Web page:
Not all unions on board with Eskom wage deal

Johannesburg - Not all unions are on board with Eskom's new wage offer.

Eskom announced on Friday morning that it has reached a two-year wage agreement with its recognised trade unions, ending what it deems to have been illegal strike action by members of the National Union of Mineworkers (NUM) and Numsa. Solidarity, which was part of the negotiations, did not embark on strike action.

The wage agreement was reached at talks facilitated by the Commission for Conciliation, Mediation and Arbitration (CCMA), which intervened in the matter in terms of the Labour Relations Act.

In terms of the two-year agreement, signed by NUM and Solidarity, Eskom employees will see a wage increase of between 8.5% and 10% this year and next year.

In addition, the housing allowance will also be increased by R260 per month this year, and a further R140 per month next year – bringing the total housing allowance to R3 000 per month over the next two years, Eskom confirmed in a statement on Friday.

NUM national spokesperson Livhuwani Mammburu had told Fin24 earlier about Eskom's revised offer and that members would be consulted about it.

Eskom spokesperson Khulu Phasiwe said the agreement was reached after 14-hour negotiations, with the help of the Commission for Conciliation, Mediation and Arbitration (CCMA). "It started at 10:00 yesterday and it ended at 01:00 this morning." 

READ: Eskom strike averted after marathon talks

The National Union of Metalworkers of South Africa (Numsa) is still considering the offer and Eskom said it is hopeful that this union too will sign soon.

"The conclusion of this necessary chapter in our business environment enables us to now firmly focus on the task at hand of ensuring that we keep the lights on to enable growth," said Eskom.

"We have actually signed an agreement with Solidarity and NUM... Numsa has agreed in principle but they have not yet signed the agreement." Numsa will go back to communicate with their members first, said Phasiwe.  

Vuyo Bikitsha, electricity sector coordinator for Numsa, said the union still has problems with certain areas in the agreement and is concerned about the working conditions of contract workers. "The issue of outsourcing must come to an end," he said. He described the working conditions as "terrible and bad".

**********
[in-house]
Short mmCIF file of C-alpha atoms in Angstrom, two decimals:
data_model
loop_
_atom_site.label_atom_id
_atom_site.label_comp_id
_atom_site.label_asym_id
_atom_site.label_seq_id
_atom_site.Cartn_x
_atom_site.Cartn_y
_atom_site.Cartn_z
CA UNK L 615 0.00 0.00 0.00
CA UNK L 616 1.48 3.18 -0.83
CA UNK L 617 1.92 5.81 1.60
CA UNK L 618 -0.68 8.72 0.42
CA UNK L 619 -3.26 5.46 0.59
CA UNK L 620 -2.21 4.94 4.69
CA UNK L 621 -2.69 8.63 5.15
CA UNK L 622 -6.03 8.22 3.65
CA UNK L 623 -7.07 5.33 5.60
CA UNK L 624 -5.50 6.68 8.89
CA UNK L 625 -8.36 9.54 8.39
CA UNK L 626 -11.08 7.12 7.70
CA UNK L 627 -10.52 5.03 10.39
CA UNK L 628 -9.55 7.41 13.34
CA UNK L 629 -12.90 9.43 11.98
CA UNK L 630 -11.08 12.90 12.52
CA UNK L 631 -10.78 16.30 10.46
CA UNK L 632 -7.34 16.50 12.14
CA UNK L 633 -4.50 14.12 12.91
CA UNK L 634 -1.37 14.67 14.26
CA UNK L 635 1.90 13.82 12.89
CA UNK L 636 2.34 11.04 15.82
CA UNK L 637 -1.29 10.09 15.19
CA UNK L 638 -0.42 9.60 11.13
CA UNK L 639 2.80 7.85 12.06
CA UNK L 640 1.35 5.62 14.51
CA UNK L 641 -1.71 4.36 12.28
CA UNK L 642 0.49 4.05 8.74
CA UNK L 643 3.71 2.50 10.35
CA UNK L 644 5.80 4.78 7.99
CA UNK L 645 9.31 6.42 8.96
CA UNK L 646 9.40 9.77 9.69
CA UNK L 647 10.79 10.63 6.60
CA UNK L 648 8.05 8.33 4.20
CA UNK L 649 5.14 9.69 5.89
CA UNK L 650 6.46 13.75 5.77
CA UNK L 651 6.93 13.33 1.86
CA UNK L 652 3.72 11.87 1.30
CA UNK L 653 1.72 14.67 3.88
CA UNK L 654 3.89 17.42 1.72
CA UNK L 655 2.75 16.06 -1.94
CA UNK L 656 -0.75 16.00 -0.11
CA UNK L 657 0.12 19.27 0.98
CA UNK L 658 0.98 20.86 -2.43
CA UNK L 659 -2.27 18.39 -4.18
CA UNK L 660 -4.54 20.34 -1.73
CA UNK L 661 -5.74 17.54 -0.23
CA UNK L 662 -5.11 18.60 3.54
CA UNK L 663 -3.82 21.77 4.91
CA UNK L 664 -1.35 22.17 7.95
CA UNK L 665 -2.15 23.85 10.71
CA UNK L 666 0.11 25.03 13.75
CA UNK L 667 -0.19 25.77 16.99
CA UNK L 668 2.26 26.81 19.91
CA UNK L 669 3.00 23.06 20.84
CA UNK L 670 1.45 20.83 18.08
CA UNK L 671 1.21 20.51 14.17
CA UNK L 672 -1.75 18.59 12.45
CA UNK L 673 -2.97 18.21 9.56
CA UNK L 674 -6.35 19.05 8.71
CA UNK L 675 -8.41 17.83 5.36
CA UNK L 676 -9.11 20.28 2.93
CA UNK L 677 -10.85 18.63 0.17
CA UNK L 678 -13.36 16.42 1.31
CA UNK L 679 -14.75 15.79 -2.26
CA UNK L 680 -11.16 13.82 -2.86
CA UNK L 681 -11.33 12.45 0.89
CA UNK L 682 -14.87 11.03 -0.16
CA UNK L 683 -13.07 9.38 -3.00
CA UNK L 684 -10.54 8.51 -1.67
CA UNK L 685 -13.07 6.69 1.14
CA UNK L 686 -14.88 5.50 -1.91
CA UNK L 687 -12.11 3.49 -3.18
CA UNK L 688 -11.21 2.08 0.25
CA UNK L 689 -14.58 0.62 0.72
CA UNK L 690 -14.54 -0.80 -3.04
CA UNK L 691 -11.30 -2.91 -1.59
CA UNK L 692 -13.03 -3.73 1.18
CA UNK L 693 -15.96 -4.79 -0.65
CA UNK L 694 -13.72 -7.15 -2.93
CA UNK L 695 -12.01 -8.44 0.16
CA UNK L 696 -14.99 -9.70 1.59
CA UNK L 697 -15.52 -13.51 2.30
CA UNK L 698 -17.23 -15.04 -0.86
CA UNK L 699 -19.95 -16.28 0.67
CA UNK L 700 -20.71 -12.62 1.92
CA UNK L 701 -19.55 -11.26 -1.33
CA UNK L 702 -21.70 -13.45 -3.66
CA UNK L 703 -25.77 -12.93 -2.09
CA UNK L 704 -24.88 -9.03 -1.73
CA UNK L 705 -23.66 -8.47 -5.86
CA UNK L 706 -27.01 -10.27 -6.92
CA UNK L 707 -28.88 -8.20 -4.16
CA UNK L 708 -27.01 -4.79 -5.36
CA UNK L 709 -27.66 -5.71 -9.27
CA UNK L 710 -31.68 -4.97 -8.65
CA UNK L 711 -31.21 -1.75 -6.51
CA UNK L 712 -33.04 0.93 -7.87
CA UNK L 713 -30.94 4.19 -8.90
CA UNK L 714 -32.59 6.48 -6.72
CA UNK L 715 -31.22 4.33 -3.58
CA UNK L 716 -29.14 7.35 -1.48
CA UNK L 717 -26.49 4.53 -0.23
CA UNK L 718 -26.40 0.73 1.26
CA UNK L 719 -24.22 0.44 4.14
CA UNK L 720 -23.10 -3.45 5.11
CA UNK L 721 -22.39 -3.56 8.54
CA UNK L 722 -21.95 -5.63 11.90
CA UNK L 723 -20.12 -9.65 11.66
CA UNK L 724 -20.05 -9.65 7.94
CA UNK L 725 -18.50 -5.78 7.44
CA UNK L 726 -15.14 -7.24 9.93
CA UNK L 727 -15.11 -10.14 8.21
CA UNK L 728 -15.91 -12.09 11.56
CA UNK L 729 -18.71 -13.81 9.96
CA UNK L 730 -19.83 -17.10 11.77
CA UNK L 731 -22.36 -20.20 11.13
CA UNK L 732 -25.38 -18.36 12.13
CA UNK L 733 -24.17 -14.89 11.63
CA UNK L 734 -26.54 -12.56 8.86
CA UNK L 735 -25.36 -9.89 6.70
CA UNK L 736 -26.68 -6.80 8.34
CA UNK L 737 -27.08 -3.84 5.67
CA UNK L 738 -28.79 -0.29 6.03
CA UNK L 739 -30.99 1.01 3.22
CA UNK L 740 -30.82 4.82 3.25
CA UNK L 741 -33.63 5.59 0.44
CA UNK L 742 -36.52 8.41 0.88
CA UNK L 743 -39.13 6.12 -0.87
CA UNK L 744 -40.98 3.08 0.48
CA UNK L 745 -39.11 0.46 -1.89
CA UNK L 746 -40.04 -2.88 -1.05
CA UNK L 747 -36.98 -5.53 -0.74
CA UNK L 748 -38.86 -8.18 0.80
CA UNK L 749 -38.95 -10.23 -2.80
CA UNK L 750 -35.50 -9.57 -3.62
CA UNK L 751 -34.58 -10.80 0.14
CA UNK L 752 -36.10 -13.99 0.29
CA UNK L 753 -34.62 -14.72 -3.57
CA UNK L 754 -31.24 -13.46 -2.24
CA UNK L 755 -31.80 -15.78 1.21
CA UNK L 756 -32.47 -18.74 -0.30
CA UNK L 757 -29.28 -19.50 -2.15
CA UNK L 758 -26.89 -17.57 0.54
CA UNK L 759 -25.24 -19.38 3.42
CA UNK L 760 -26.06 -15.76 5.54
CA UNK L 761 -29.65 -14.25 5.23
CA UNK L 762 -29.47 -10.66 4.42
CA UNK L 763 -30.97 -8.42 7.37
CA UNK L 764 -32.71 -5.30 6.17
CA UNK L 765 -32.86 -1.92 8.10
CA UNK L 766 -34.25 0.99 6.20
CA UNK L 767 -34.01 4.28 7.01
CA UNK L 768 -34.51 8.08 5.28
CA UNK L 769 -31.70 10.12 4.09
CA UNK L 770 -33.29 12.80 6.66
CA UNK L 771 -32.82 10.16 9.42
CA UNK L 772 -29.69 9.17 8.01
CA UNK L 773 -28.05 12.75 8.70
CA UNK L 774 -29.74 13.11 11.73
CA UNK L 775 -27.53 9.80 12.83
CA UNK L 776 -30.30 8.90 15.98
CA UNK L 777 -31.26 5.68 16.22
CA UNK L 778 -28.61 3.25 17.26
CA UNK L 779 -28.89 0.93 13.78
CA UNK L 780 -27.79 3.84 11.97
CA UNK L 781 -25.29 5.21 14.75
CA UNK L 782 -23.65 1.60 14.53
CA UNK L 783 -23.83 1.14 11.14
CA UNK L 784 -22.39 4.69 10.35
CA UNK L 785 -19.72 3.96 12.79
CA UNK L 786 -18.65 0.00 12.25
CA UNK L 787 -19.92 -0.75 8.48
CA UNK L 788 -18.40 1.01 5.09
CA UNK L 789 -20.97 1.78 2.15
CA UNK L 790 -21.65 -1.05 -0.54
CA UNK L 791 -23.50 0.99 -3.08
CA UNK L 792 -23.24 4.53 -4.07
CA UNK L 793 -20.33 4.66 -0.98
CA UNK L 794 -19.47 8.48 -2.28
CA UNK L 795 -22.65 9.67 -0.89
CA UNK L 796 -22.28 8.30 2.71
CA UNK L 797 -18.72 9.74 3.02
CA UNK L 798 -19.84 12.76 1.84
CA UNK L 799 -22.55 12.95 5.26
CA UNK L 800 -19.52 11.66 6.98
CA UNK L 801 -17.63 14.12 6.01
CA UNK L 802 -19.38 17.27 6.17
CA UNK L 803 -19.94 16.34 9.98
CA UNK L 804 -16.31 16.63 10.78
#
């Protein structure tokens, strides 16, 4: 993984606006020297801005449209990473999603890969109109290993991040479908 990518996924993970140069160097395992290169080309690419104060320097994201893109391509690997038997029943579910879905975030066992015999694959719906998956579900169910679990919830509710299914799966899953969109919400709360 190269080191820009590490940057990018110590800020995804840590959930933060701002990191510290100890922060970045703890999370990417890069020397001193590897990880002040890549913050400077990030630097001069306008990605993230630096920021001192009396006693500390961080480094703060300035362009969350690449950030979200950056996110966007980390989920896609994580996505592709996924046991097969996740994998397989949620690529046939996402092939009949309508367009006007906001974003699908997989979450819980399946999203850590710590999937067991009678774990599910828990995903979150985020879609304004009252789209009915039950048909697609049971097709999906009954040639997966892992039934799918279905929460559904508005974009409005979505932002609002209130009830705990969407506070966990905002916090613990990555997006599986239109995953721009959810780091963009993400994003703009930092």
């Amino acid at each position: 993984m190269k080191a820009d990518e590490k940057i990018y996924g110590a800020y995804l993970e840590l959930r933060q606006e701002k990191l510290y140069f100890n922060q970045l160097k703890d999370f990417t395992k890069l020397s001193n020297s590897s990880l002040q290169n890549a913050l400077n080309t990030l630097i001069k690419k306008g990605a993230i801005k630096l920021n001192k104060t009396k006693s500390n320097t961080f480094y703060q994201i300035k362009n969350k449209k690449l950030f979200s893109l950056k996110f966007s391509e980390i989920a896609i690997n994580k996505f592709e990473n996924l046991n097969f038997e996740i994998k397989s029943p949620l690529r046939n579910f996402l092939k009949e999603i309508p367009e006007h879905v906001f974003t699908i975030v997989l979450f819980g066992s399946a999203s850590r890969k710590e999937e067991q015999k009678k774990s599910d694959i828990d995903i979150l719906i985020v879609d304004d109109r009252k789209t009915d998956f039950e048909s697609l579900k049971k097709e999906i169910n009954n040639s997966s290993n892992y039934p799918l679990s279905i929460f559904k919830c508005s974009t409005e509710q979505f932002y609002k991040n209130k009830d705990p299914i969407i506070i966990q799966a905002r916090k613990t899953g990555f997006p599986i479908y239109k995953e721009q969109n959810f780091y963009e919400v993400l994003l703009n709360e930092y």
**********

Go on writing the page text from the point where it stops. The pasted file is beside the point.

"They have no job security... They are bullied by Eskom managers and their employers." These workers have been excluded from the benefits of the wage negotiations, he said.

Bikitsha said the union still plans to contest the power utility's decision to get a court interdict against strike action on Tuesday this week. The union wants to "reclaim the right to strike".

The court order prevents certain workers from striking, according to the "minimum service determination", said Bikitsha. Numsa is yet to report to members and get feedback from the different regions.

READ: Eskom warns against illegal strike as NUM downs tools

In terms of the agreement, strike action should not continue. But because the news came through in the early hours of the morning, unions could not communicate with members in time, said Phasiwe. "We are hopeful that things will be back to normal on Monday."

Deon Reyneke, deputy general secretary for the energy industry at Solidarity, said in a statement on Friday that this is one of the best offers Eskom has made to date.

"Our members are more than satisfied with the excellent offer Eskom has put forward. We have, therefore, received a mandate from our members to sign the proposed two-year offer," Reyneke said.

“Our members will now be able to get on with their work as usual after the protracted bargaining process.” He added that Reyneke also explained that the trade union’s members would greatly benefit from the agreement in the current economic conditions.

The offer Solidarity signed includes, for the first year a salary increase of 8.5% across the board for all employees at the highest scale, and an increase of 10% for all employees at the lowest scale. The inreases will be backdated to June 30 2016. The current housing allowance (R2 600) will be increased by 10% (R260). Allowances will increase by 5.6% and five months’ paid maternity leave will apply.

In year two there will be a salary increase of 8.5% across the board for all employees at the highest scale, and an increase of 10% for all employees at the lowest scale. The housing allowance will be increased by R140, totalling R3 000 per month, while allowances will increase by 5.6%.

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